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DOI News



Interior Moves to Ban Importation and Interstate Transfer of Giant Invasive Snakes


01/20/2010


This Burmese python struggles as it is held down by three people. Secretary Salazar got a first hand briefing on the invasive species while visiting Everglades National Park in May 2009.Secretary of the Interior Ken Salazar today announced the U.S. Fish and Wildlife Service will propose to list the Burmese python and eight other large constrictor snakes that threaten the Everglades and other sensitive ecosystems as “injurious wildlife” under the Lacey Act.

Secretary Salazar and three others hold down a Burmese Python in Everglades National Park during a visit in May 2009. Photo Credit: Tami Heilemann - DOI.

The Burmese python and these other alien snakes are destroying some of our nation’s most treasured – and most fragile – ecosystems. The Interior Department and states such as Florida are taking swift and common sense action to control and eliminate the populations of these snakes, but it is an uphill battle in ecosystems where they have no natural predators. If we are going to succeed, we must shut down the importation of the snakes and end the interstate commerce and transportation of them.

The proposal, which will be open to public comment before a final decision is made, would prohibit importation and interstate transportation of nine species of invasive snakes. The nine species proposed for listing are: the Burmese python, northern African python, southern African python, reticulated python, green anaconda, yellow anaconda, Beni or Bolivian anaconda, DeSchauensee’s anaconda, and boa constrictor.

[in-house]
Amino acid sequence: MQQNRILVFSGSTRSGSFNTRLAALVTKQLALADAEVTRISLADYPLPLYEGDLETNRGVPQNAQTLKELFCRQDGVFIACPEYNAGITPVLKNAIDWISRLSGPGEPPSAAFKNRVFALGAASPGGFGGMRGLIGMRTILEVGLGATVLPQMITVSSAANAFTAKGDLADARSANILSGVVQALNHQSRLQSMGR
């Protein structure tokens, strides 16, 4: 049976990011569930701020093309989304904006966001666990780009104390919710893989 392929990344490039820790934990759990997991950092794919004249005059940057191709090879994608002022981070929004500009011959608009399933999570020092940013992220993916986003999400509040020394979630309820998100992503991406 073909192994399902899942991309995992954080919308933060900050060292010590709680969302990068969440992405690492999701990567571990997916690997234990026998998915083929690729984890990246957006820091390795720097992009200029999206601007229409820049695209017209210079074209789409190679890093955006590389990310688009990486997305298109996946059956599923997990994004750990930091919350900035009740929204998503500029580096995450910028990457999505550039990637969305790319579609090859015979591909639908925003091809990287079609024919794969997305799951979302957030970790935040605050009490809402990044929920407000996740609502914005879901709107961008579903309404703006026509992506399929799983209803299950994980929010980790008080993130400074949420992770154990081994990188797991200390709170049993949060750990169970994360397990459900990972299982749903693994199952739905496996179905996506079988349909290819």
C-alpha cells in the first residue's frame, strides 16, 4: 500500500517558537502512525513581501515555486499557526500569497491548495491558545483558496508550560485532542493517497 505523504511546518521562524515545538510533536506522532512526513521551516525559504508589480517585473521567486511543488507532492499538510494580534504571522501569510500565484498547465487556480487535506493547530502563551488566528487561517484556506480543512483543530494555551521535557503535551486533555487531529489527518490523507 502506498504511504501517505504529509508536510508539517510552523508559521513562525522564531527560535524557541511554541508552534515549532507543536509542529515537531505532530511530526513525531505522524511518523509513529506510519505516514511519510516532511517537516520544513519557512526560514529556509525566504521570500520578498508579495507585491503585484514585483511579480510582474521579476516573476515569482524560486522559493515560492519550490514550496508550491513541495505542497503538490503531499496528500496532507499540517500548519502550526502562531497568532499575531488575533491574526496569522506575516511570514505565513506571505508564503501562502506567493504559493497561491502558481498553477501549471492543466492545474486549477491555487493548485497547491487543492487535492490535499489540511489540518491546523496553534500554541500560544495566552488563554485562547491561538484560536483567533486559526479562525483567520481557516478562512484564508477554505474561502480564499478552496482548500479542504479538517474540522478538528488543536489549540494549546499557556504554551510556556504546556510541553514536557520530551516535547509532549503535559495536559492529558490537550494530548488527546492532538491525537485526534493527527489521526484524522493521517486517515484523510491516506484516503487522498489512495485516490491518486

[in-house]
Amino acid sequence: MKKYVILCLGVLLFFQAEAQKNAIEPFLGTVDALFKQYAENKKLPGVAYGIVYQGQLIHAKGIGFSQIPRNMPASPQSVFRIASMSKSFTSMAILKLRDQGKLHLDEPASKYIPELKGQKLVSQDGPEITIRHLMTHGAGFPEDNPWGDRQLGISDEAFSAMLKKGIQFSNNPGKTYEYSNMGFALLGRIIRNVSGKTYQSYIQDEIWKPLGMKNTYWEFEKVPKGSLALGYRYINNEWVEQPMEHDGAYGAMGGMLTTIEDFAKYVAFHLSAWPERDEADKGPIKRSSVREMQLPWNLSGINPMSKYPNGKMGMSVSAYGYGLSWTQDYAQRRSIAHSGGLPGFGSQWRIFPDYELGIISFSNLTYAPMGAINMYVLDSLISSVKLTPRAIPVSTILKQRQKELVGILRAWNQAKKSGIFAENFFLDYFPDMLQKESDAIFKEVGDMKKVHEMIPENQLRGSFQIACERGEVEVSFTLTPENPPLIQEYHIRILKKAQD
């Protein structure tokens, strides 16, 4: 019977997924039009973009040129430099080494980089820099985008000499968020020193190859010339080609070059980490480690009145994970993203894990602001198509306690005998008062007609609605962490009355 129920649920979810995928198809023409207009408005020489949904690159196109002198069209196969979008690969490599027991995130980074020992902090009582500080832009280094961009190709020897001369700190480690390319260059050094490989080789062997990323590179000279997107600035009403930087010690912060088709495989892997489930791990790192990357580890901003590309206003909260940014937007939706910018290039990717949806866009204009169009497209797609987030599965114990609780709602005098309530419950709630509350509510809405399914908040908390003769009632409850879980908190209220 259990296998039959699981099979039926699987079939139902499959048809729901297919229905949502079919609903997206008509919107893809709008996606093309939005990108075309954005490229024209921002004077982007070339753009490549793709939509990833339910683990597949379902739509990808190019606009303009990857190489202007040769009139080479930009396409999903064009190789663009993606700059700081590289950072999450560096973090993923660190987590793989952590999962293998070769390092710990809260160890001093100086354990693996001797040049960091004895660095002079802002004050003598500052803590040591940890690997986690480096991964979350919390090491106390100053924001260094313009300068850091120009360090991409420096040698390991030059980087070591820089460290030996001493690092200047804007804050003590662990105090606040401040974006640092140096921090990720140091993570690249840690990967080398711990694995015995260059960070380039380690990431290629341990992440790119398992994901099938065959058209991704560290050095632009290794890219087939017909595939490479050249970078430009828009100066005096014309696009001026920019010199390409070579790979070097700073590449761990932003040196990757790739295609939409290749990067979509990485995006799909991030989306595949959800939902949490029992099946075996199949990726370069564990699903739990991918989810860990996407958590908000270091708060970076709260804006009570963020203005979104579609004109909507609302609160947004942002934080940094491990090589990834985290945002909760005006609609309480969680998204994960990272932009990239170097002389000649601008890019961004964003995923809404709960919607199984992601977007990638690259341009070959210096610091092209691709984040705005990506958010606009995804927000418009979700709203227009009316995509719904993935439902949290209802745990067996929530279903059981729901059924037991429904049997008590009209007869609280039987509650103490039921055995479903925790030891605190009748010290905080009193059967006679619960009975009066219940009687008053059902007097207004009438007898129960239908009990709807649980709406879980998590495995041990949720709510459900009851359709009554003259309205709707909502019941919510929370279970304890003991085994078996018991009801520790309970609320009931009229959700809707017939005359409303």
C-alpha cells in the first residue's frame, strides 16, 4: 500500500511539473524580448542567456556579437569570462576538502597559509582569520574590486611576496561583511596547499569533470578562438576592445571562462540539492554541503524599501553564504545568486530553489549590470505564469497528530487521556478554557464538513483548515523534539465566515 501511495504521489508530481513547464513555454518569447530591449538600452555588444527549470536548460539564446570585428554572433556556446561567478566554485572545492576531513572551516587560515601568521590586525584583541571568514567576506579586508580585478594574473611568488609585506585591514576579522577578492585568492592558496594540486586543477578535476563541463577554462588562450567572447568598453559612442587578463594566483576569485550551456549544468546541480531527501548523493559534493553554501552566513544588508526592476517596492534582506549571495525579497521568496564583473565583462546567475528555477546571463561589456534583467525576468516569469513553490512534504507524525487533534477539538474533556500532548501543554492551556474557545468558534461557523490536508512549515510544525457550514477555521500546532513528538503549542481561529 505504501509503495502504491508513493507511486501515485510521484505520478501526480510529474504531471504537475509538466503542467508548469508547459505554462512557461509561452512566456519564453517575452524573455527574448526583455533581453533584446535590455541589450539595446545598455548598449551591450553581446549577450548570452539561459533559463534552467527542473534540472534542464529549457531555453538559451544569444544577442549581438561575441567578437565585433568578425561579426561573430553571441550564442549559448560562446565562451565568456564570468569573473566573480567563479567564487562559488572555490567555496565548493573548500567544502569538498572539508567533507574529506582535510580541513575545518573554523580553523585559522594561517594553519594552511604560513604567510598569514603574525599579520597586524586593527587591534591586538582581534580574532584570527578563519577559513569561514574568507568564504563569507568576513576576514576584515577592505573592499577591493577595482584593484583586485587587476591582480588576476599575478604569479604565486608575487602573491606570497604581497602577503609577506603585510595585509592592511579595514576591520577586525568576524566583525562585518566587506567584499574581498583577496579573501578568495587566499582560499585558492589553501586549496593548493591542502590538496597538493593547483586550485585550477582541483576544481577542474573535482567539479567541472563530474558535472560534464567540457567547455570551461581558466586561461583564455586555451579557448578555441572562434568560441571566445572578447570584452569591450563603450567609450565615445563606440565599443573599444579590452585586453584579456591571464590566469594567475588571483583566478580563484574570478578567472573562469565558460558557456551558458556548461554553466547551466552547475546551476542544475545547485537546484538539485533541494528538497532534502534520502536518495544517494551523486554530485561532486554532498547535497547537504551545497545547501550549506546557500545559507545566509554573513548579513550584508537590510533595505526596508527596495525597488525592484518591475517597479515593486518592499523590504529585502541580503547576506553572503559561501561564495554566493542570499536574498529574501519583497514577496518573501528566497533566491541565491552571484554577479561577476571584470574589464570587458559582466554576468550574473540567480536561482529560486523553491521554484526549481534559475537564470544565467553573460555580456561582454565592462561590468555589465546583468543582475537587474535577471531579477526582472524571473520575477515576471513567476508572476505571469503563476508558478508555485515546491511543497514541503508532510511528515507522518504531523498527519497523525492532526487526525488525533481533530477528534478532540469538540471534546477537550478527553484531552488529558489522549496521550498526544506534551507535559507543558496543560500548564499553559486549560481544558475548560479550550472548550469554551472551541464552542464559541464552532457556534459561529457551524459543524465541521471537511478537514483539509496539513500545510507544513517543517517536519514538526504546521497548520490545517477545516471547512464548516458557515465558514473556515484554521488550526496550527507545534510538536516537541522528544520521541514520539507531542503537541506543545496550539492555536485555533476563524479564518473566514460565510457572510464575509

Many of these large snakes are popular as pets, and are associated with a large domestic and international trade. Over the past 30 years, about a million individuals of these nine species have been imported into the United States, and current domestic production of some species likely exceeds import levels.

The Burmese python is currently distributed across many thousands of square miles in south Florida and a population of boa constrictors is established south of Miami. In addition, recent evidence strongly suggests a reproducing population of northern African pythons on the western boundaries of Miami.

The U.S. Geological Survey issued a risk assessment last October that highlighted the threat.

Of the nine large constrictors assessed, five were shown to pose a high risk to the health of the ecosystem, including the Burmese python, northern African python, southern African python, yellow anaconda, and boa constrictor. The remaining four large constrictors—the reticulated python, green anaconda, Beni or Bolivian anaconda, and DeSchauensee’s anaconda—were shown to pose a medium risk.

Burmese pythons and other large constrictor snakes are highly adaptable to new environments. And are opportunistic in expanding their geographic range. More than 1,200 of the snakes have been removed from Everglades National Park since 2000, with others having been removed from the Florida Keys, along Florida’s west coast, and farther north along the Florida peninsula. Burmese pythons threaten many imperiled species and other wildlife. Two Burmese pythons were found near Crocodile Lake National Wildlife Refuge, and the remains of three endangered Key Largo wood rats were found in their stomachs.

Secretary Salazar made the announcement while visiting Wildlife Inspectors at the Port of New York at JFK International Airport.